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Across the American West, whitebark pine, a linchpin of high-altitude ecosystems, is rapidly falling victim to the aggressive mountain pine beetle. Warming temperatures allow the native beetle to thrive in previously inhospitable high-elevation forests, where the insect bores into and kills whitebark pine trees. Swaths of dead whitebarks now stretch across the landscape, their telltale red needles bearing witness to the unprecedented impacts of climate change in this iconic ecosystem.

Whitebark Pine: A Keystone Species

Whitebark pine is the foundation species for alpine ecosystems of western North America, its range stretching from California and Nevada in the south, through the Northern Rocky Mountains and the Cascades, to British Columbia and Alberta in the north. Whitebark pine grows at high elevations, and provides food and shelter for animals where few other trees can even survive.

Consider the Yellowstone grizzly bear, one of the most iconic species affected by the whitebark decline. In the fall, just before hibernation, grizzlies raid caches of whitebark pine cones stored by other animals. It’s an efficient way to get large, nutritious, whitebark pine seeds at a critical time of year. When these caches of high-quality food are not easily available, female grizzlies risk entering hibernation with fewer nutritional reserves, and give birth to fewer cubs.

In addition, if whitebark pine crops fail, grizzlies are driven to forage in lower-elevation areas where they risk encountering, and being killed by, humans. These well-documented threats to whitebark pine were a key factor in the September 2009 decision by a federal judge to put Yellowstone grizzlies back on the endangered species list.

Whitebark pine seeds are also an important food source for Clark’s nutcrackers, whose forgotten seed caches help plant new whitebark stands. Red squirrels and a host of other small mammals and birds also rely on whitebark pine seeds in high mountain environments where food can be scarce.

Moreover, whitebark pine forests stabilize and shade the snowpack, reducing avalanches and extending precious snowmelt flows into the summer months. This slow melting process not only keeps rivers cool for trout and other aquatic wildlife but also helps maintain sufficient water resources for the people living in the arid American West.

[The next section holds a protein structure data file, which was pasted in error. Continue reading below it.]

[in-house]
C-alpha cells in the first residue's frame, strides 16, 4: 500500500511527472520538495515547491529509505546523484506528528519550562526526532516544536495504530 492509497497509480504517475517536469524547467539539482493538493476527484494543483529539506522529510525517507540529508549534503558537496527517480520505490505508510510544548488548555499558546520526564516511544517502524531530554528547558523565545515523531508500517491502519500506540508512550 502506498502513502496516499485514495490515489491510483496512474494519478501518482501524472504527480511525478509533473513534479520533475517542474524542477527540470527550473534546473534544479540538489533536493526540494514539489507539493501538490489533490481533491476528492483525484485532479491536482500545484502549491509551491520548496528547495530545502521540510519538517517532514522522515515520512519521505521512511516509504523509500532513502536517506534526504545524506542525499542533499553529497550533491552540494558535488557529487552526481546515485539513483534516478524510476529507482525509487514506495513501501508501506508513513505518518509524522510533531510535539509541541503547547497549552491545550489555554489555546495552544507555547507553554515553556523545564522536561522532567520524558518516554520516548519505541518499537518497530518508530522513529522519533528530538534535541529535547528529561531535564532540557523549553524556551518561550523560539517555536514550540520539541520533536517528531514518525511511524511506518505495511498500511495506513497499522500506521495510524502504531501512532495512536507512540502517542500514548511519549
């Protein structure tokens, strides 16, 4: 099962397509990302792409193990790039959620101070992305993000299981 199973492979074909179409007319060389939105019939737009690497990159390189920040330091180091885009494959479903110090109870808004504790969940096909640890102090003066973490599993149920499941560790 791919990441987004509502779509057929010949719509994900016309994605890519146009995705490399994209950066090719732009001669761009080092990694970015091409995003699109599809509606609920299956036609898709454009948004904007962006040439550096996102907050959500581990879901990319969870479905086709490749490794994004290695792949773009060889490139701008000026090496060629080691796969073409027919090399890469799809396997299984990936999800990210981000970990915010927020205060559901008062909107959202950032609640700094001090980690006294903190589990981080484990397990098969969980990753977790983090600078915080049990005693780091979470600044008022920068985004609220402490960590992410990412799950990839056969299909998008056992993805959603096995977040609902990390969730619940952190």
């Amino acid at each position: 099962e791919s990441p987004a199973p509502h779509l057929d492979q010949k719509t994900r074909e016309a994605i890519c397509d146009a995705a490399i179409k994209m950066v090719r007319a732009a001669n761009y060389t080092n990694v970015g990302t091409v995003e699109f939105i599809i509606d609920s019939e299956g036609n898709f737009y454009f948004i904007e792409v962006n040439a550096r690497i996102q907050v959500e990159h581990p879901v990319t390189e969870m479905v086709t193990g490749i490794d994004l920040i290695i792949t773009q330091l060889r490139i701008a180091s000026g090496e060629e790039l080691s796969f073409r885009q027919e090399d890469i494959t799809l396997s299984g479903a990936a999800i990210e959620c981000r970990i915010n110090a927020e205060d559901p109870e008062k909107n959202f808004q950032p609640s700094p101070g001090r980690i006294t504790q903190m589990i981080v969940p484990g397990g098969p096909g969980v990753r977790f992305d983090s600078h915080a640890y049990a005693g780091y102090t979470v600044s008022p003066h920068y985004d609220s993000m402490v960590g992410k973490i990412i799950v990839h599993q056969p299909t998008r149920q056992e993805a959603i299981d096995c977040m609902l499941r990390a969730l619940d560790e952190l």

Threats to the Future of Whitebark Pine: Blister Rust, Global Warming and Mountain Pine Beetles

Although whitebark pine survives the harshest weather conditions in the western mountains  – frigid temperatures, high winds and lightning strikes – it is no match for the relatively recent impacts humans have caused. White pine blister rust, a lethal disease accidentally brought to the continent on imported seedlings, has wiped out roughly 50 percent of the whitebark pine in the Rocky Mountains since its arrival in the early 20th century. In some areas such as Glacier National Park, it has killed 85 to 95 percent of the whitebark pine. Infected trees can take a long time to die, but the disease can also cause their cone production to drop significantly, affecting grizzlies and other wildlife.

Climate-Driven Mountain Pine Beetle Infestation in Whitebark

Exacerbating the effects of blister rust is a new threat: the mountain pine beetle, a recent arrival to the high-elevation ecosystems where the whitebark pine lives. This small insect bores into mature pine trees, killing them by eating critical tissue under the bark. When the beetles hatch in the summer, huge swarms attack a forest all at once. Cool year-round temperatures and freezing winters once kept this beetle confined to low-elevation forests, where native lodgepole pines evolved natural defenses against beetles. Global warming, however, has allowed the mountain pine beetle to expand its range into high-elevation forests, where the whitebark pine is virtually defenseless against this newcomer and its explosive attacks.

Beetles attack the mature whitebark pines and blister rust kills the smaller trees, creating a perfect storm; together, beetles and blister rust could wipe out whitebark pine as a functional component of high-elevation ecosystems. Entire hillsides have turned red with the dried needles of dead whitebark pines. As the needles drop, the hills turn gray. The term “evergreen” no longer applies to these once majestic forests.

In December of 2008, NRDC submitted a petition to the U.S. Fish and Wildlife Service, asking the agency to list the tree as endangered under the Endangered Species Act. In response to litigation by NRDC, USFWS finally released a positive 90-day finding on whitebark in July 2010, indicating that listing the species may be warranted. The agency is now conducting a year-long status review, to determine whether or not they will list whitebark, and – if it is listed – whether it should receive “threatened” or “endangered” status.

Endangered Species Act protections could help federal agencies focus their whitebark efforts and could bring increased resources for research, conservation, and restoration efforts.

last revised 12/7/2010

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